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In order to gear up some interest in their new Blu-Ray video technology, Sony has released several action films in the first wave of discs using the new technology. Arguably the most popular film in this group is Terminator, the 1984 SF film that has become a classic of the genre. Sony has cleaned the film up for this release, removing some grain and adjusting the color a tad, and has also used the dynamic 5.1 soundtrack that was included on the MGM SD DVD release. Unfortunately for every step forward Blu-Ray seems to take a step backwards. This disc is also missing some of the extras that were on the MGM Special Edition and, even worse, the original mono soundtrack is no where to be found.
On the off chance you've never seen this modern day masterpiece here's a recap of the film: Sara Conner (Linda Hamilton) is an attractive young girl who splits her time between waiting tables at a diner and dating cute guys. Her life changes one evening however when she finds herself being chased by someone who wants to killer, an unstoppable killing machine from the future: The Terminator (Arnold Schwarzenegger).
She's not alone though. Also sent from the future is her protector, Kyle Reese (Michael Biehn.) He explains that in a handful of years, there will be a nuclear war that a defense computer starts. This computer has decided that all humans are the enemy, not just those on the other side. The people who survive are hunted down and either killed or forced to do slave labor. The human race as a whole has given up and is nearly extinct until one man turns things around. This charismatic leader connives the remaining humans to fight, teaches them how to destroy the Hunter-Killers and other machines that were created to kill people. He turns the tide of the battle and the humans storm the main computer's location and destroy its defense grid. The computer realizes that killing the leader, a man named John Conner, won't allow it to win the war, so in a last ditch desperate attempt to avert the inevitable, the computer uses an experimental time machine to send one robot back in time. Its assignment is to kill John Conner's mother before he was ever born: a young girl named Sara.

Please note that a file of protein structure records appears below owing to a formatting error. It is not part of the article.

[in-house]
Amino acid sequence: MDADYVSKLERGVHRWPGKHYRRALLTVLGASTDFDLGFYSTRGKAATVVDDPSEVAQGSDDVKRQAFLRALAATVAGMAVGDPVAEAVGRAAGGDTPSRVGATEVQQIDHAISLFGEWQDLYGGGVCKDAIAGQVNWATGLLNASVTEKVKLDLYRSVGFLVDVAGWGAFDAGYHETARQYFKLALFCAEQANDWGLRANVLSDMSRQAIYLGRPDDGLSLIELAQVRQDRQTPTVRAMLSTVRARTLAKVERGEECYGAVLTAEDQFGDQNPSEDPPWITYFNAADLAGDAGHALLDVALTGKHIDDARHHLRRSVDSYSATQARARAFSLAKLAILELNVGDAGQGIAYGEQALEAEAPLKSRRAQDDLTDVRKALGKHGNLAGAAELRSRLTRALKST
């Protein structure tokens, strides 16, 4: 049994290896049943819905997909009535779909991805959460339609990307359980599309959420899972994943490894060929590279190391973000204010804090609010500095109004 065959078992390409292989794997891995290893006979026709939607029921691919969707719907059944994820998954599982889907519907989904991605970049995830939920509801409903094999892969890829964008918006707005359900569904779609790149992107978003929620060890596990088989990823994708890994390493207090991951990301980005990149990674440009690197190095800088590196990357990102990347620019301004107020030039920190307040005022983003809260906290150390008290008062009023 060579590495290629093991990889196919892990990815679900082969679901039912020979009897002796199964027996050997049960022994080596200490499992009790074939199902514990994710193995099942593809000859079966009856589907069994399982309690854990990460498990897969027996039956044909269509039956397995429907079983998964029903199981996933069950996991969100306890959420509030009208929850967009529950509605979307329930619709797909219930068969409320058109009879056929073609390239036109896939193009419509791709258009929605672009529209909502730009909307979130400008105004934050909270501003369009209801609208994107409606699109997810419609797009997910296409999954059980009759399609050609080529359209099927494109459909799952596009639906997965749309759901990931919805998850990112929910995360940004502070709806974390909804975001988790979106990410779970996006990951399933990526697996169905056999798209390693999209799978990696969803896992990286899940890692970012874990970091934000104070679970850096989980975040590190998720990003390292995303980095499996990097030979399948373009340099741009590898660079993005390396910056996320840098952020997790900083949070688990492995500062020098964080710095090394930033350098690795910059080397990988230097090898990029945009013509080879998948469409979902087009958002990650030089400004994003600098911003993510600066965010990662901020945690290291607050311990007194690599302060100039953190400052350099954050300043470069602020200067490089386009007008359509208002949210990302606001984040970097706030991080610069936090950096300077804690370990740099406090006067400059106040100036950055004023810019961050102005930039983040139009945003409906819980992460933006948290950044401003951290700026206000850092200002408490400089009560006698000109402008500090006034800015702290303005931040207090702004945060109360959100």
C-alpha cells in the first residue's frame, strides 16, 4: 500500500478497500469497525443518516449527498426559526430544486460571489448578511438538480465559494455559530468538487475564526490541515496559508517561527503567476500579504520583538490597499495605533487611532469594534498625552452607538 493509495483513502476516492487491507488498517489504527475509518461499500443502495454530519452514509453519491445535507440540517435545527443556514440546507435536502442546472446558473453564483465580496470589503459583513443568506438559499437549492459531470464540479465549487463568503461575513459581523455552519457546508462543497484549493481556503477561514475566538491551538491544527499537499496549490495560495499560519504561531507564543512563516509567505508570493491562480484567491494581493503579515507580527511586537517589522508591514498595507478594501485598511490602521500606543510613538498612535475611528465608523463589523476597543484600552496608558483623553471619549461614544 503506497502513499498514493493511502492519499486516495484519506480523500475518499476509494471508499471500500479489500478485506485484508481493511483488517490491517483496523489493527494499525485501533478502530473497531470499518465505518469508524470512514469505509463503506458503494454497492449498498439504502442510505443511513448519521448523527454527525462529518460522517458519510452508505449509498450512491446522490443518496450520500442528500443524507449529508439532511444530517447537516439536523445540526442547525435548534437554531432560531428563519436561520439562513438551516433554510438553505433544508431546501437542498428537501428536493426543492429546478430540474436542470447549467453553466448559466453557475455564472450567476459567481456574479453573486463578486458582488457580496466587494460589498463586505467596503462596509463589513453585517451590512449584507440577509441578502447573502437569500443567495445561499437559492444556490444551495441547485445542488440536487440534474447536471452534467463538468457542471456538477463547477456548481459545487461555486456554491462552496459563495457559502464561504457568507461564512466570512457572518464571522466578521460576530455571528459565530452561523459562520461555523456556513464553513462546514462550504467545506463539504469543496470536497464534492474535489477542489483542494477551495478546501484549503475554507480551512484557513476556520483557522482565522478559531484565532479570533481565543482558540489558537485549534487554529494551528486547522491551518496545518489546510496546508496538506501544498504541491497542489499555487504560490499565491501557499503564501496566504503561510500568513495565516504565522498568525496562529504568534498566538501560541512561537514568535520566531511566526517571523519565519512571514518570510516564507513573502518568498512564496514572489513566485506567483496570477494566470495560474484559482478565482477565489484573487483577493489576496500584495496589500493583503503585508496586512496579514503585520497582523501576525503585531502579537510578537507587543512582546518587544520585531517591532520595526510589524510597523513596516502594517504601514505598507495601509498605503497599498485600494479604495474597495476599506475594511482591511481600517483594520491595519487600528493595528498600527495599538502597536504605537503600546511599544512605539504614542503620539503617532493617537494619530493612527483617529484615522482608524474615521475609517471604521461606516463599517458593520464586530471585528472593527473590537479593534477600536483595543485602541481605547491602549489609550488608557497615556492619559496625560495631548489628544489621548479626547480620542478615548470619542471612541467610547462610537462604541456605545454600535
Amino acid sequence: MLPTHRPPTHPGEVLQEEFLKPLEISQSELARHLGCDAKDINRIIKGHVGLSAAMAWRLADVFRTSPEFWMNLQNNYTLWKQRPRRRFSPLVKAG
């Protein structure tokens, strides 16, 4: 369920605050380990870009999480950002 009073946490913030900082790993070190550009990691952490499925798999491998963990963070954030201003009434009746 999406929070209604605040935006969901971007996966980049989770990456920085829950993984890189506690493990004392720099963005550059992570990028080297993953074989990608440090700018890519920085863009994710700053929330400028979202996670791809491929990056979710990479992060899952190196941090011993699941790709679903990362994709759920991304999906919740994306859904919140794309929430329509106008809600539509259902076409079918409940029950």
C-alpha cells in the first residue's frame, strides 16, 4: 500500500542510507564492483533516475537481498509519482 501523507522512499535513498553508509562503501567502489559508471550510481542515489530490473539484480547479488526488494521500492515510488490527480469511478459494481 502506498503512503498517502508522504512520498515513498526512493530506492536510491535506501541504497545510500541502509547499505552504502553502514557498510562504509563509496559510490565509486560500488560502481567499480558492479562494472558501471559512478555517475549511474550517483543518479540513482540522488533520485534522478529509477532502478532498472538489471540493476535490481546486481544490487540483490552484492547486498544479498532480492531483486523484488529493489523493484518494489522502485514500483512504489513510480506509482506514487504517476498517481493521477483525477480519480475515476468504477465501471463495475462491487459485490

With inferior weapons and almost no chance of survival Kyle and Sara have to stay alive, or else the human race will cease to exist.
This is a classic film because it works on so many levels. As an action film, it has few peers. The chases and gun battles work well, and the tension keeps rising as the movie goes one. Every time the Terminator is 'killed' and then gets up again makes the situation for the two young people absolutely hopeless.
Most action films dispense with things like character development and depth in order to spend more time blowing things up. Going against the grain, Terminator develops Sara's character and shows how the events that she goes through changes her. At the beginning she's soft, slightly vain and not interested in anything more than who she's going to go out with. As the film progresses however, she evolves into a hard, strong woman whose ready to take on the challenge of raising the man who would save the human race. It's a gradual bu believable change from victim to warrior that raises this film above many other shoot-'em-up films.
This movie made a star out of Schwarzenegger, Linda Hamilton and director James Cameron, as well it should. Arnold was perfect for the role, his limited speech and accent making him seem even more formidable. Cameron did a fantastic job directing the film, creating a taunt, tense film that keeps viewers on the edge of their seat. A very suspenseful and dynamic movie that is well deserving of the acclaim it has received.
The movie comes with an English uncompressed 5.1 PCM audio track as well as DD 5.1 tracks in English and French. The first thing fans of the film will notice is that the original mono soundtrack is missing. Yep, it's nowhere to be found which is a shame. The five channel mix is more dynamic and impressive and if the movie were made today, it would certainly have a 360 degree soundtrack like the one presented here.
This remix has its advantages and disadvantages. On the plus side, it does make full use of the soundstage and has some impressive panning. The gun fire sounds better than in the original mono track, which always sounded a bit thin to me, and the explosions have an *umph* to them that the mono track just can't reproduce.
On the downside some of the sound effects are a little heavy handed with some of the bullets ricocheting a bit too loudly. Every once in a while there will be one sound effect during a gun battle that is mixed above everything else and travels from once speaker to the next. It's as if the sound engineer was saying "Look at the cool effects I can add!" This is distracting are really takes away from the overall feel of the scene rather than complimenting it.